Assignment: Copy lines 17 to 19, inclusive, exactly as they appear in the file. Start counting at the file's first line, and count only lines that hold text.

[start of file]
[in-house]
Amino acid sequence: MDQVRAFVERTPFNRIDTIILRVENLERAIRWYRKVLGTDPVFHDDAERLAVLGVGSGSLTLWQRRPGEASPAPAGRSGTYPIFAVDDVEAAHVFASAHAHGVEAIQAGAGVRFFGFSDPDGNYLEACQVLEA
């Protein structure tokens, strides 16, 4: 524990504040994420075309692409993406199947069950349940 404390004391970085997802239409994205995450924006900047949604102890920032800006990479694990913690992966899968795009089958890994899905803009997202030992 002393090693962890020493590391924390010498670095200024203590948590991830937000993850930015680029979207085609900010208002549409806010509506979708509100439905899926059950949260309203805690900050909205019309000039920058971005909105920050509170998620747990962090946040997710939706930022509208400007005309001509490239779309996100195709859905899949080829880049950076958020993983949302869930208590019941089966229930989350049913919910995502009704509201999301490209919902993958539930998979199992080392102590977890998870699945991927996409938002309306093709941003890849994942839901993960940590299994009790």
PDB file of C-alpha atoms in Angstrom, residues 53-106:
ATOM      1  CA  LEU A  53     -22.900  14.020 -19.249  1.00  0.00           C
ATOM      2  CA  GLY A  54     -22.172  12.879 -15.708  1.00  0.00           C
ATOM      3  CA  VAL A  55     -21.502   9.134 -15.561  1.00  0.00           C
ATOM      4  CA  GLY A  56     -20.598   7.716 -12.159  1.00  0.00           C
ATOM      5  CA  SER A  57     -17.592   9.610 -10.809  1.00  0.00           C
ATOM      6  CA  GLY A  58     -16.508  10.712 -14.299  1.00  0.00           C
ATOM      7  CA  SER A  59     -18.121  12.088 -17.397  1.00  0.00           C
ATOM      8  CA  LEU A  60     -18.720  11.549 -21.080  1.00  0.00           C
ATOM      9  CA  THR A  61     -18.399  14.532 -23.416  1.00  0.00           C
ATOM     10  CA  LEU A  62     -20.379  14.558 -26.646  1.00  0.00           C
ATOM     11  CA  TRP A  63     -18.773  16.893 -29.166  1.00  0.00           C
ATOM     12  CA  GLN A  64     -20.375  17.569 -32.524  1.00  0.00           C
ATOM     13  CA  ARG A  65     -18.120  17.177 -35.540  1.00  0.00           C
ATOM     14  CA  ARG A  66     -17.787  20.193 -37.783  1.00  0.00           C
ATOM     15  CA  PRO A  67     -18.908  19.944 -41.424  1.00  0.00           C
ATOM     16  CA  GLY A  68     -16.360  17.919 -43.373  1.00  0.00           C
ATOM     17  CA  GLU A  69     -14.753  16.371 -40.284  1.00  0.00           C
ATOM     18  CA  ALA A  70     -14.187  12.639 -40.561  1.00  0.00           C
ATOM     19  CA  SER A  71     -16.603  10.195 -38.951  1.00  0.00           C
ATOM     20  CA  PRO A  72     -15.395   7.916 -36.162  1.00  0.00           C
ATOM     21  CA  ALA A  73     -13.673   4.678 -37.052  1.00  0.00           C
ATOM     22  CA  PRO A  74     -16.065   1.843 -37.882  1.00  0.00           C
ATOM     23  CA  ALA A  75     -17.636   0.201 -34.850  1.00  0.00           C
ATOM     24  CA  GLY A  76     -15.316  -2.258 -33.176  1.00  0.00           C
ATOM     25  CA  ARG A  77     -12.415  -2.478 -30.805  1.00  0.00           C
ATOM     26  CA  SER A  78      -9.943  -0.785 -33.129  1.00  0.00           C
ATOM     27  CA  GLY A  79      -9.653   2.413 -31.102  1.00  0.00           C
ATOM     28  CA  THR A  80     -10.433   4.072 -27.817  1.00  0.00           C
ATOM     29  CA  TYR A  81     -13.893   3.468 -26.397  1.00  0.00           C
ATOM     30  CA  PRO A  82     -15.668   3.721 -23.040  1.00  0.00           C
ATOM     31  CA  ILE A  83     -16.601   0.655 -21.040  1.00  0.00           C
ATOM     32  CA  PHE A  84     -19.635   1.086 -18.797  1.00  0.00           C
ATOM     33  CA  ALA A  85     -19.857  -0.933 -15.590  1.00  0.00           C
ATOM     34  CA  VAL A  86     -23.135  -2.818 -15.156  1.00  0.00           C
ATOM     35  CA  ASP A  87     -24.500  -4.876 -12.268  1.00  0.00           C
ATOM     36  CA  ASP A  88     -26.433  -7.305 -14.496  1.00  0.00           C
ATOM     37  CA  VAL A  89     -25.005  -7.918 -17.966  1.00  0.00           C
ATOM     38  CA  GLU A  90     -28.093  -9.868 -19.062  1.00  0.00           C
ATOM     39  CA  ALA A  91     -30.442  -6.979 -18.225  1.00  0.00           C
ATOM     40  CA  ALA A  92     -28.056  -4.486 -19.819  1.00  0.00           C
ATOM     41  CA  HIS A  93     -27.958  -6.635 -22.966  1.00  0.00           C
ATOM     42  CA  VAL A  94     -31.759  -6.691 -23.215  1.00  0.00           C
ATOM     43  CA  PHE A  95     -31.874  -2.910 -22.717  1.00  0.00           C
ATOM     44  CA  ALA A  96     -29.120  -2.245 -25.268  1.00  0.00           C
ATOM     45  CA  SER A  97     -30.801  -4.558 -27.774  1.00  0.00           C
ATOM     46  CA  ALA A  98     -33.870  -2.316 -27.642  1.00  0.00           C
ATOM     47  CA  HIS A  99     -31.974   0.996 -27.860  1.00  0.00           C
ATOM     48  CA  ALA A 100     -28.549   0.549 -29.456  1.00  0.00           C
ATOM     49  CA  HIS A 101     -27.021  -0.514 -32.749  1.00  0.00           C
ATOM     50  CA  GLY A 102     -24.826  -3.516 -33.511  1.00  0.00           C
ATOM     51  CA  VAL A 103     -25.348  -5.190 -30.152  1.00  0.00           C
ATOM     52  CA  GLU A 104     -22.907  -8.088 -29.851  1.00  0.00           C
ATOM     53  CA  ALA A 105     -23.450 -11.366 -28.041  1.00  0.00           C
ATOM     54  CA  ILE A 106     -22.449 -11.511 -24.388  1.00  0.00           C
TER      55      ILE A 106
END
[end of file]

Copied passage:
ATOM     13  CA  ARG A  65     -18.120  17.177 -35.540  1.00  0.00           C
ATOM     14  CA  ARG A  66     -17.787  20.193 -37.783  1.00  0.00           C
ATOM     15  CA  PRO A  67     -18.908  19.944 -41.424  1.00  0.00           C